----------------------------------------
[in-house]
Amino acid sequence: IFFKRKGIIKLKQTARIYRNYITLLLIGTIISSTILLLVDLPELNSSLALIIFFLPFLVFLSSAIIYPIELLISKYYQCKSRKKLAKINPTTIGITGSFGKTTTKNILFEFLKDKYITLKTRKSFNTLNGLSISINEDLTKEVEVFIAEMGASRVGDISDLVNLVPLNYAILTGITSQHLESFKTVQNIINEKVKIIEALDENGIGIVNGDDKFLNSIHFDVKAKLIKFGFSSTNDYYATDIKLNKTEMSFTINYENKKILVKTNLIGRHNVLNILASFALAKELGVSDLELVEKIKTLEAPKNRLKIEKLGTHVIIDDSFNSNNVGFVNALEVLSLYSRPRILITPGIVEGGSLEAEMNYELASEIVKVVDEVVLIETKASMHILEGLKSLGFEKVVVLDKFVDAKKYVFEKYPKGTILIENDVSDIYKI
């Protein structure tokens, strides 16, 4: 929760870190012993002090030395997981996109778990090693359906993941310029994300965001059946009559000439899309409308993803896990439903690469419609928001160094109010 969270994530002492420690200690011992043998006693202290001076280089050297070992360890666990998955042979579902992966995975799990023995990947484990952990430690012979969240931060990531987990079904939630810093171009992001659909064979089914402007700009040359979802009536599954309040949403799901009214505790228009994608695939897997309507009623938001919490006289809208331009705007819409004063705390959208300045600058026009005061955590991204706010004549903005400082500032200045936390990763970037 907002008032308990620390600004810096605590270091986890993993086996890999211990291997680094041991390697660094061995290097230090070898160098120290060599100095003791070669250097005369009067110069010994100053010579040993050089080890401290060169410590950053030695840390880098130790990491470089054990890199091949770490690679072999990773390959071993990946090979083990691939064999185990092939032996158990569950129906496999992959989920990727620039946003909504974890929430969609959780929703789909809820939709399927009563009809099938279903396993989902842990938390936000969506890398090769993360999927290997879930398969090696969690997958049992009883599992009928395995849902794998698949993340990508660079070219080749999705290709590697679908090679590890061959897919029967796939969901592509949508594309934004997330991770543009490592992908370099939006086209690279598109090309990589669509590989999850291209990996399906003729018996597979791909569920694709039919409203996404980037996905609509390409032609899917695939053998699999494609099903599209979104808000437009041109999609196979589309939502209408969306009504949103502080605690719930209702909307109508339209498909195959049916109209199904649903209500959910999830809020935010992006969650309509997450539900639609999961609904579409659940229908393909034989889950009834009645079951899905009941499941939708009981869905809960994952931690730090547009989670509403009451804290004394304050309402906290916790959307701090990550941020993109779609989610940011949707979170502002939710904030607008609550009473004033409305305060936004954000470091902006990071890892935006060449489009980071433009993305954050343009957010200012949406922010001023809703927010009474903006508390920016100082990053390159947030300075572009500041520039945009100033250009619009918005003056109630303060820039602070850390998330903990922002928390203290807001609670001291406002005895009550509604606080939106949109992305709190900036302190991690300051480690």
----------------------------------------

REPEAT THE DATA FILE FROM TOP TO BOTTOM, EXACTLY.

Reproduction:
[in-house]
Amino acid sequence: IFFKRKGIIKLKQTARIYRNYITLLLIGTIISSTILLLVDLPELNSSLALIIFFLPFLVFLSSAIIYPIELLISKYYQCKSRKKLAKINPTTIGITGSFGKTTTKNILFEFLKDKYITLKTRKSFNTLNGLSISINEDLTKEVEVFIAEMGASRVGDISDLVNLVPLNYAILTGITSQHLESFKTVQNIINEKVKIIEALDENGIGIVNGDDKFLNSIHFDVKAKLIKFGFSSTNDYYATDIKLNKTEMSFTINYENKKILVKTNLIGRHNVLNILASFALAKELGVSDLELVEKIKTLEAPKNRLKIEKLGTHVIIDDSFNSNNVGFVNALEVLSLYSRPRILITPGIVEGGSLEAEMNYELASEIVKVVDEVVLIETKASMHILEGLKSLGFEKVVVLDKFVDAKKYVFEKYPKGTILIENDVSDIYKI
């Protein structure tokens, strides 16, 4: 929760870190012993002090030395997981996109778990090693359906993941310029994300965001059946009559000439899309409308993803896990439903690469419609928001160094109010 969270994530002492420690200690011992043998006693202290001076280089050297070992360890666990998955042979579902992966995975799990023995990947484990952990430690012979969240931060990531987990079904939630810093171009992001659909064979089914402007700009040359979802009536599954309040949403799901009214505790228009994608695939897997309507009623938001919490006289809208331009705007819409004063705390959208300045600058026009005061955590991204706010004549903005400082500032200045936390990763970037 907002008032308990620390600004810096605590270091986890993993086996890999211990291997680094041991390697660094061995290097230090070898160098120290060599100095003791070669250097005369009067110069010994100053010579040993050089080890401290060169410590950053030695840390880098130790990491470089054990890199091949770490690679072999990773390959071993990946090979083990691939064999185990092939032996158990569950129906496999992959989920990727620039946003909504974890929430969609959780929703789909809820939709399927009563009809099938279903396993989902842990938390936000969506890398090769993360999927290997879930398969090696969690997958049992009883599992009928395995849902794998698949993340990508660079070219080749999705290709590697679908090679590890061959897919029967796939969901592509949508594309934004997330991770543009490592992908370099939006086209690279598109090309990589669509590989999850291209990996399906003729018996597979791909569920694709039919409203996404980037996905609509390409032609899917695939053998699999494609099903599209979104808000437009041109999609196979589309939502209408969306009504949103502080605690719930209702909307109508339209498909195959049916109209199904649903209500959910999830809020935010992006969650309509997450539900639609999961609904579409659940229908393909034989889950009834009645079951899905009941499941939708009981869905809960994952931690730090547009989670509403009451804290004394304050309402906290916790959307701090990550941020993109779609989610940011949707979170502002939710904030607008609550009473004033409305305060936004954000470091902006990071890892935006060449489009980071433009993305954050343009957010200012949406922010001023809703927010009474903006508390920016100082990053390159947030300075572009500041520039945009100033250009619009918005003056109630303060820039602070850390998330903990922002928390203290807001609670001291406002005895009550509604606080939106949109992305709190900036302190991690300051480690």